Tag Archives: clutter

Moving is a Pain

Smiling family carrying moving boxes

Don't let the smiles fool you!

 Don’t let anyone tell you that it’s not.  And don’t let these pictures of happy smiling people moving fool you.  Moving definitely is one of the most stressful things that you can do.  And this is the time of year that most people move.  According to the U. S. Census Bureau, one third of all moves take place in June, July, and August.   

 Did you know that the average person is expected to move 11.7 times in their lifetime?  I’ve already moved 17 times since I was born and I am currently in the midst of move number 18.  At first, the thought of moving (again!) overwhelmed me to the point of denial.  I avoided thinking about the move, so I didn’t begin to prepare for it until about a month ago.  At that point, I realized that I needed to begin to work on organizing and downsizing my belongings to make it feasible for me to pack or I wasn’t going to be going anywhere.

 So actually, moving, de-cluttering, and organizing are all related.  You really can’t, or shouldn’t, relocate without doing the other two actions also.  So bearing this in mind, I have some book suggestions to help you through all of these processes…

 The Don’t Sweat Guide to Your New Home: Settling In and Getting the Most Out of Where You Live by the Editors of Don’t Sweat Press – This book, by those who brought you Don’t Sweat the Small Stuff, starts off with a Chapter entitled “Moving Isn’t a Dirty Word.”  Now you and I might beg to differ, but this book certainly goes a long way towards helping dissipate some of the trauma of relocating to a new area.  It walks you step by step through the process, covering such things as forwarding the mail, notifying friends and family, holding a garage sale, registering vehicles in a new state, preparing furniture for the move, and unpacking and organizing your stuff.  

How to Survive a Move: By Hundreds of Happy People Who Did (and some things to avoid, from a few who haven’t unpacked yet) edited by Jamie Allen and Kazz Regelman – This is a compilation of advice quotes from real 

Couple sitting surrounded by moving boxes

Now these two really look like they're moving...

people who have moved.  The tips are grouped by topic: advice for moving with small children, best ways to pack a moving truck, how to move your pet, etc.  Each quote is followed by the name and hometown of the person and how many moves they have made in their lifetime.

 Kick the Clutter: Clear Out Excess Stuff Without Losing What You Love by Ellen Phillips – Just in case your moving plans also necessitate you getting rid of some of your stuff, this book begins by getting your into the proper mindset and offers a set of guidelines for decisions and then moves room by room, inside and outside the house, to help you part with the items you no longer, need, want, or love.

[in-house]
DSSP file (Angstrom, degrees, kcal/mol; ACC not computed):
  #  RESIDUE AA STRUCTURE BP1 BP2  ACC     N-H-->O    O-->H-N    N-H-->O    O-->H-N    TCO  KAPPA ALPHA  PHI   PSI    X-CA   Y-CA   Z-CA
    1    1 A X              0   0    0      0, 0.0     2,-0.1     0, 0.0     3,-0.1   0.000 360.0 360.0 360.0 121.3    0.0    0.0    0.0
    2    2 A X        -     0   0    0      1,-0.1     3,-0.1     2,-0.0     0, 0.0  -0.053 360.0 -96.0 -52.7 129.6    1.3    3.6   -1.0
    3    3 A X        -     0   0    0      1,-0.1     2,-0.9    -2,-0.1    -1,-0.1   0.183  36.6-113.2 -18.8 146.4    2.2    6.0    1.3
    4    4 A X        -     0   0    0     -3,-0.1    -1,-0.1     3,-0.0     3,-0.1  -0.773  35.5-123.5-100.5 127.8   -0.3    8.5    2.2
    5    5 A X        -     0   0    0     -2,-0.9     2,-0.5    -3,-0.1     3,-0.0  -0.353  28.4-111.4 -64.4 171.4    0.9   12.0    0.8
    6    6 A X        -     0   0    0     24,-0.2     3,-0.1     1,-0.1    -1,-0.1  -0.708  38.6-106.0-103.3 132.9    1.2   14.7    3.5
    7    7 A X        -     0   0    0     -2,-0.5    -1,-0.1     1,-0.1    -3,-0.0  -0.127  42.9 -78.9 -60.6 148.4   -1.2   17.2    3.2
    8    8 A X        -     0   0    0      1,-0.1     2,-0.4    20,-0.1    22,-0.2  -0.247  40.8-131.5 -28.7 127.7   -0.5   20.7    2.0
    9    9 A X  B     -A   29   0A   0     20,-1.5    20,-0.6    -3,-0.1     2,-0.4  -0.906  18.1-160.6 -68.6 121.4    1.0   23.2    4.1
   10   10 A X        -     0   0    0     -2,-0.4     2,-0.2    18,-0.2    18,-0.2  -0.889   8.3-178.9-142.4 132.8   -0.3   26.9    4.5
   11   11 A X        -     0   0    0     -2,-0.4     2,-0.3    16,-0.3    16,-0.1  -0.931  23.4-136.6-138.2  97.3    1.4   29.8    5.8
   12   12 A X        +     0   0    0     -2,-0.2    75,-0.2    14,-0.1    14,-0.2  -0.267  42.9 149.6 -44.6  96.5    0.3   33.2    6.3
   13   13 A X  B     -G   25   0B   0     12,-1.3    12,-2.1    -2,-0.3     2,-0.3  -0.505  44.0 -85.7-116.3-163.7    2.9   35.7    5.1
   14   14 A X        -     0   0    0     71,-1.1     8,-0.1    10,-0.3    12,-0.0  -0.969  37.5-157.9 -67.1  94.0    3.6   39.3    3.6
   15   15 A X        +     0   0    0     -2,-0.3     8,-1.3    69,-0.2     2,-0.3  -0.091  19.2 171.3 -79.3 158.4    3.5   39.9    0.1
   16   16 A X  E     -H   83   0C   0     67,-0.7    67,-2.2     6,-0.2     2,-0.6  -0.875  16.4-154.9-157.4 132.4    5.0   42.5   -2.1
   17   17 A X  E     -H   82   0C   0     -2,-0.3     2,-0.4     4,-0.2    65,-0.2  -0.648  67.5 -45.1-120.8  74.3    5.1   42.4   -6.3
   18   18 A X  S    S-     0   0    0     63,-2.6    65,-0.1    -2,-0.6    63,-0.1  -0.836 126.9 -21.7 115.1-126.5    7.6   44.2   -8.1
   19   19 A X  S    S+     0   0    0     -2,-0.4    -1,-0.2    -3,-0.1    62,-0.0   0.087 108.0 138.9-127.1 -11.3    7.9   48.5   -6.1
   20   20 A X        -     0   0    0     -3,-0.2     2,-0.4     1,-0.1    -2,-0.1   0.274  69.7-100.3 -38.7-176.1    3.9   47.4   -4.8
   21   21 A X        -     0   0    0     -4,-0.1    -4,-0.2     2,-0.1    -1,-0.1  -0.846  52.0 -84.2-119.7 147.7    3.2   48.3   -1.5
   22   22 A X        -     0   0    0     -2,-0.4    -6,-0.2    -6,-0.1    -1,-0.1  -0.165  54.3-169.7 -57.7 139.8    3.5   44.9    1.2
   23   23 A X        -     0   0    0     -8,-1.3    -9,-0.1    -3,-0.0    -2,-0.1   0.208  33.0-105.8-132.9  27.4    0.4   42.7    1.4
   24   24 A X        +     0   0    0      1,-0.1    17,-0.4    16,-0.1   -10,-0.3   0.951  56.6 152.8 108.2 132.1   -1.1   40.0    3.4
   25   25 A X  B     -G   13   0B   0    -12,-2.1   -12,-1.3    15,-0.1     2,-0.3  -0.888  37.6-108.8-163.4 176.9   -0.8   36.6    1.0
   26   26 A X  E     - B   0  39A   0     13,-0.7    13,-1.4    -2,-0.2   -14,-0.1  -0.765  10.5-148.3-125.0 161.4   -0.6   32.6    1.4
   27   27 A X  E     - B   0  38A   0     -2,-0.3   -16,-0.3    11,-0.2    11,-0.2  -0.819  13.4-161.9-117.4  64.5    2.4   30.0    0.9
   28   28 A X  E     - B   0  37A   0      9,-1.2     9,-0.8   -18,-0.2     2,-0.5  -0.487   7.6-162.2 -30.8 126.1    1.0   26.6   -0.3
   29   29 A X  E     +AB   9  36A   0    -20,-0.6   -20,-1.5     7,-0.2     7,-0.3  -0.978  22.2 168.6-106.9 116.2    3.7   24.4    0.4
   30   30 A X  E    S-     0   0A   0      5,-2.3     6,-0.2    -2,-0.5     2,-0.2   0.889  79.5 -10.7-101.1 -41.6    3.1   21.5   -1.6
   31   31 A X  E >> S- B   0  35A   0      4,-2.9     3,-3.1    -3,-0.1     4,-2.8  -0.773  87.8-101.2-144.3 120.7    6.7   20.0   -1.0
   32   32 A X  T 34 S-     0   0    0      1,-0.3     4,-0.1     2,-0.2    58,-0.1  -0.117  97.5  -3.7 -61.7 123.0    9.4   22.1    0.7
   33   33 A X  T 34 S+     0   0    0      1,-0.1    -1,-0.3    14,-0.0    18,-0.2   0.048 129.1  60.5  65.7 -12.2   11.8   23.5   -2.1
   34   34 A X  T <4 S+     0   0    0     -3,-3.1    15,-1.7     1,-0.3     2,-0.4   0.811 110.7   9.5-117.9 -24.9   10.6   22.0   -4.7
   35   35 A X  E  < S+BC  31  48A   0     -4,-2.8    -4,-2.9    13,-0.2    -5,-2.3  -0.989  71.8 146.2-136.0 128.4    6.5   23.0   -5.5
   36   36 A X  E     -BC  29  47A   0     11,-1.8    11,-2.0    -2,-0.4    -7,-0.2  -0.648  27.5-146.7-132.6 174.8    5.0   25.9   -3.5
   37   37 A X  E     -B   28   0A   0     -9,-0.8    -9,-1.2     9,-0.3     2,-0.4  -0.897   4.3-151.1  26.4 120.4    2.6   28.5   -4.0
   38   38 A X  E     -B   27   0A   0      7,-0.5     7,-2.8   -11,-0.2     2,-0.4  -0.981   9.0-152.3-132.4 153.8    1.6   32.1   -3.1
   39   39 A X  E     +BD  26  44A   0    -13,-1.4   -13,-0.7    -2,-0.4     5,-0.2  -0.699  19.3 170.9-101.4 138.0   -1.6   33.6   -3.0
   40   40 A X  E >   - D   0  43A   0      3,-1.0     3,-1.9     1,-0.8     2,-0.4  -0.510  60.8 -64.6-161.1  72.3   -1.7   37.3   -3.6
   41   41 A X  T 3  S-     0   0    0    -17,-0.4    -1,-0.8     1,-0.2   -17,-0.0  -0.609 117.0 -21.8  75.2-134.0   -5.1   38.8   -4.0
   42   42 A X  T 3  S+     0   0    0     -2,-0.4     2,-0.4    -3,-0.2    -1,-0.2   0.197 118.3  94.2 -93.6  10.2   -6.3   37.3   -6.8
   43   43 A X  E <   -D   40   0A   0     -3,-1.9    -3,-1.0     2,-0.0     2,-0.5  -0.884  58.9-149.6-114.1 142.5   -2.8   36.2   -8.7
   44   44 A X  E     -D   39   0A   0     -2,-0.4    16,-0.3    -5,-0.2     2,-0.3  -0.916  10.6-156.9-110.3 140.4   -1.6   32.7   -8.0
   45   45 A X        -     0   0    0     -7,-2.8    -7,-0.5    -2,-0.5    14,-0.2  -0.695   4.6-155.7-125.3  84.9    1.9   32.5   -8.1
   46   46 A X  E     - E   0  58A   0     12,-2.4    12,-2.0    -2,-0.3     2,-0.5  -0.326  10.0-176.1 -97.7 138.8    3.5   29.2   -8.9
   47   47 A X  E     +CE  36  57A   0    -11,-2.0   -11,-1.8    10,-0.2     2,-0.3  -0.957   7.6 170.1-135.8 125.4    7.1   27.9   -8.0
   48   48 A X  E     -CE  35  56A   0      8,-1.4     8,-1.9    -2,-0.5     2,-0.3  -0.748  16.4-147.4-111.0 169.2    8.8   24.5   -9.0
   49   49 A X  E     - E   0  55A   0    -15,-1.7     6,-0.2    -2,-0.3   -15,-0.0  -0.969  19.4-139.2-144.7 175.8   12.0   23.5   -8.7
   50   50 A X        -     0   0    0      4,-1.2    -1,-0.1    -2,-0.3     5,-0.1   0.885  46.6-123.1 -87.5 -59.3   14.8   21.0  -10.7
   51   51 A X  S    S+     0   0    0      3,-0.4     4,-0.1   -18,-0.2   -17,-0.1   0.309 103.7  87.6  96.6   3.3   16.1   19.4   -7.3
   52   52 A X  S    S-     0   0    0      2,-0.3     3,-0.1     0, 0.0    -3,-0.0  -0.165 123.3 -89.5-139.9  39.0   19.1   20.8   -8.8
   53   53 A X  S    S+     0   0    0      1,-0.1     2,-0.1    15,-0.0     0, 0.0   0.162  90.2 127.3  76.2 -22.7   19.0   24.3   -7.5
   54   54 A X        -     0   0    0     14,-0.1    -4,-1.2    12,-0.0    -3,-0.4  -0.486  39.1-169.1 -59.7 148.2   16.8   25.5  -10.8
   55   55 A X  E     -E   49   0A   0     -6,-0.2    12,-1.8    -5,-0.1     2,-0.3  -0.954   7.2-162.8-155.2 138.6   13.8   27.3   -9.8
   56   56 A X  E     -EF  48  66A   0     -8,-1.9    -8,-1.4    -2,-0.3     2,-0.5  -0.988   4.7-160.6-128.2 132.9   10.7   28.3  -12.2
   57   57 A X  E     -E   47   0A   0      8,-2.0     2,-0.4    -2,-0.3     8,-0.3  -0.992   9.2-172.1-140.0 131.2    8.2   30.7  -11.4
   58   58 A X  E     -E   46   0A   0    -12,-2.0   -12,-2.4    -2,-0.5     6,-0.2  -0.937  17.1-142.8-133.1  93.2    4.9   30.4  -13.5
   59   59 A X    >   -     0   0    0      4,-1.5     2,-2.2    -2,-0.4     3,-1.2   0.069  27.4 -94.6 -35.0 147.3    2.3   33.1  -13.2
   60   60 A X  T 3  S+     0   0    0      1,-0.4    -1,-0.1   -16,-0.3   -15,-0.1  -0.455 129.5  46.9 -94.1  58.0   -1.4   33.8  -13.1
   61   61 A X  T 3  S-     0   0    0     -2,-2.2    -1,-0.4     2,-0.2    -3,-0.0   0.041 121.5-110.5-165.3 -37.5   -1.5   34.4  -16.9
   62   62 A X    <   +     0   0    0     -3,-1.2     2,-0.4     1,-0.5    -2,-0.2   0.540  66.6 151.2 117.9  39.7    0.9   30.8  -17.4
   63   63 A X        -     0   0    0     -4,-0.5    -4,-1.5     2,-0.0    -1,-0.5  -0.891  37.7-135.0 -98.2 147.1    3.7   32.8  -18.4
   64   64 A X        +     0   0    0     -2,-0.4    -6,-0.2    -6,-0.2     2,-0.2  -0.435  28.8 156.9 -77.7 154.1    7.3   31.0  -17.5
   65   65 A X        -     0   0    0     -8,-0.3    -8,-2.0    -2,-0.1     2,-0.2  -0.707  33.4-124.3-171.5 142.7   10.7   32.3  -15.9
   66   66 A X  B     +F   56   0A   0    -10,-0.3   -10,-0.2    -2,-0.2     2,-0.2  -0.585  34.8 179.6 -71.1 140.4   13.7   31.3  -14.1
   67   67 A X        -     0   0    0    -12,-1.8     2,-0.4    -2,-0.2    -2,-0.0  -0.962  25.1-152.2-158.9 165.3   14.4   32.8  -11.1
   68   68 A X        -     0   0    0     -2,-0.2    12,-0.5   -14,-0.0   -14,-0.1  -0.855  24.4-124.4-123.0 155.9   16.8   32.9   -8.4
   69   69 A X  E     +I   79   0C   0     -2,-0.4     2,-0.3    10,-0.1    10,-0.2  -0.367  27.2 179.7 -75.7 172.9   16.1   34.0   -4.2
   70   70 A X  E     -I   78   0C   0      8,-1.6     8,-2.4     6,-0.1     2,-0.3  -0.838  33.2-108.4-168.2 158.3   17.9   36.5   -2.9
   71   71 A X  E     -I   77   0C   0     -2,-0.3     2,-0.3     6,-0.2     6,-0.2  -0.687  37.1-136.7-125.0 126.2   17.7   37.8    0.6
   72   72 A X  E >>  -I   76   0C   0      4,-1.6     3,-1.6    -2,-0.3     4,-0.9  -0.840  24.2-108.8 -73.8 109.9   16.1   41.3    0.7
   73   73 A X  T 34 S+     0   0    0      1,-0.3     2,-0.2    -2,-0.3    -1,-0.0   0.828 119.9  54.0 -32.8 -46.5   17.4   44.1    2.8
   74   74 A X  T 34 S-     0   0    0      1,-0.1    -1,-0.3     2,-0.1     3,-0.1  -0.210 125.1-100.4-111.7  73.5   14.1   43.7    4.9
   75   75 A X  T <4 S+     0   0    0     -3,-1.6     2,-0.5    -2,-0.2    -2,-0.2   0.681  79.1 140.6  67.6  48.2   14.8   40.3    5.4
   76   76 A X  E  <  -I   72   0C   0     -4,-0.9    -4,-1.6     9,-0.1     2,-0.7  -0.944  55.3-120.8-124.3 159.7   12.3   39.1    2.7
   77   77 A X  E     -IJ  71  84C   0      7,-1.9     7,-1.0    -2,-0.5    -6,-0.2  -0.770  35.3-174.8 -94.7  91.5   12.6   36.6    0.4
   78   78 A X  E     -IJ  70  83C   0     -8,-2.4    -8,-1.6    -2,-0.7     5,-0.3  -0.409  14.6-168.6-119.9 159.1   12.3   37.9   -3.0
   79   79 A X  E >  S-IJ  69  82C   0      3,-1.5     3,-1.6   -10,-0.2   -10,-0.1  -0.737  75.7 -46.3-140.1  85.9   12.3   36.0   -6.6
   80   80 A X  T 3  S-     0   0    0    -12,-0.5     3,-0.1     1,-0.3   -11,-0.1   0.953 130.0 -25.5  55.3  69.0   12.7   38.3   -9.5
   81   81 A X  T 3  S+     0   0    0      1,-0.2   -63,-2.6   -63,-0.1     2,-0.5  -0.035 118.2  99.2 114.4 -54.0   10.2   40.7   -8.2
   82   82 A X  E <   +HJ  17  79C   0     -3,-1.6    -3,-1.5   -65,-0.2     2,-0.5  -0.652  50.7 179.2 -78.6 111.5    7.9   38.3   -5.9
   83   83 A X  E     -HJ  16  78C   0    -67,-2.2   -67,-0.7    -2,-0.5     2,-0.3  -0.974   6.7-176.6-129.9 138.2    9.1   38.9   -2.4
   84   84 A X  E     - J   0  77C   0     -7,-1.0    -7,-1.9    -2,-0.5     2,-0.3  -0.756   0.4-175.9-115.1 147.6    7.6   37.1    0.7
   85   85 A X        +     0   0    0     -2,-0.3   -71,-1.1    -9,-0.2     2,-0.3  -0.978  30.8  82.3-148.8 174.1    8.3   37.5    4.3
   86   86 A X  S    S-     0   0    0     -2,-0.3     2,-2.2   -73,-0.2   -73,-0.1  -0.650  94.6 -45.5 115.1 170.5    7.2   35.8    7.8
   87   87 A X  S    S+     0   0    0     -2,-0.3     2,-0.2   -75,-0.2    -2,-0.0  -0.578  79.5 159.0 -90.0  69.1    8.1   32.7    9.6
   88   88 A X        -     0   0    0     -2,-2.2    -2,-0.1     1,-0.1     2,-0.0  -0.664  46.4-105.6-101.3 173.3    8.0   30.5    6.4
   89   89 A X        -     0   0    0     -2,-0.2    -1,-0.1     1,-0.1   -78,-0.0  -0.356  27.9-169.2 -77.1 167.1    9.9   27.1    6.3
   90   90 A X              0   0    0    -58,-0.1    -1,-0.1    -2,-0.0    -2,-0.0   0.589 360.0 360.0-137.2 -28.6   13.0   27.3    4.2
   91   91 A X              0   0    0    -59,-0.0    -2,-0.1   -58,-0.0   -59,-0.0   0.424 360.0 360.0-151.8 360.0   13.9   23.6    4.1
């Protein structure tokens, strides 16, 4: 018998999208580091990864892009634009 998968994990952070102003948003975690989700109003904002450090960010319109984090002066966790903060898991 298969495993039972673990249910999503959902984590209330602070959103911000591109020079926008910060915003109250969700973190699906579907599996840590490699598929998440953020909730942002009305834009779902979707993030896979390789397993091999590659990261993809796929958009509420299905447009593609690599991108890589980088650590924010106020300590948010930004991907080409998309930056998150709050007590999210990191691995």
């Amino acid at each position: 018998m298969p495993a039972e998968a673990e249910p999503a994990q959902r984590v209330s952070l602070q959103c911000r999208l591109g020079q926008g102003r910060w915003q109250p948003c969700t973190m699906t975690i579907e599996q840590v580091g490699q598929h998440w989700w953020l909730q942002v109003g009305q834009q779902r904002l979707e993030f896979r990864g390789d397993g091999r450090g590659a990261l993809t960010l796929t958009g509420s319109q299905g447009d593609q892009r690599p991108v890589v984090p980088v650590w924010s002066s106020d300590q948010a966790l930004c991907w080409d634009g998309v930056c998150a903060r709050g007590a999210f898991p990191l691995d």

Moving in the Right Direction: The Senior’s Guide to Moving and Downsizing by Bruce Nemovitz – This is a sensitive and practical look at all the factors involved with moving an elderly loved one.  It covers how to help the person deal with the change, how to decide where to move to, practicalities of going through their belongings, and dealing with the emotional aftermath.  

Smiling couple stacking moving boxes

More Smiling? Really?!?

 The Moving Survival Guide: All You Need to Know to Make Your Move Go Smoothly by Martha Poage – This book is most useful for its appendices in the back.  There are blank worksheets to help you make sure you have done everything from turning on/off all utilities to making lists of items to be replaced and a blank planning calendar.

 The One-Minute Organizer A to Z Storage Solutions: 500 Tips for Storing Every Item in Your Home by Donna Smallin – This is literally an alphabetical list of everything you have in your home and an idea or two of how to store it properly, effectively, and efficiently so you can organize your new space.

 If you are moving this summer, I wish you the best of luck.  I’m going to need it too…



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I am not a big fan of gardening, but I love to weed. Now don’t get me wrong, I delight in the bounty of the garden, which, aside from being beautiful and delicious, has the added benefit of being temporary, and thus not adding to the accumulation of stuff. Around me, friends and relatives are careful not to mention having over-stuffed closets or being buried by stacks of paper, for fear that I will get out of control and start throwing their stuff away.

You see, one of my missions on the planet is to help people get rid of the items they don’t need in their lives. Just like in the garden, there are material goods that may be pretty, but they choke the life out of a space because there are simply too many of them. With our busy, busy lives we may not even have time to enjoy them, and then they weigh on us as something we should be doing.  It’s all very exhausting.

If this situation sounds familiar, you may wonder where to begin or why you weren’t born into my family.  I can’t help you with the latter; however, for the former, we do have a number of books on the subject here at the library.  (Yes, the library is your #1 friend in the pursuit of less stuff:  borrow, don’t buy!) Don’t be put off by the titles. I hate the word “clutter,” and find it difficult to deal with the phrase “once and for all.”  That is why I think of the process as a form of weeding, giving your life room to grow.


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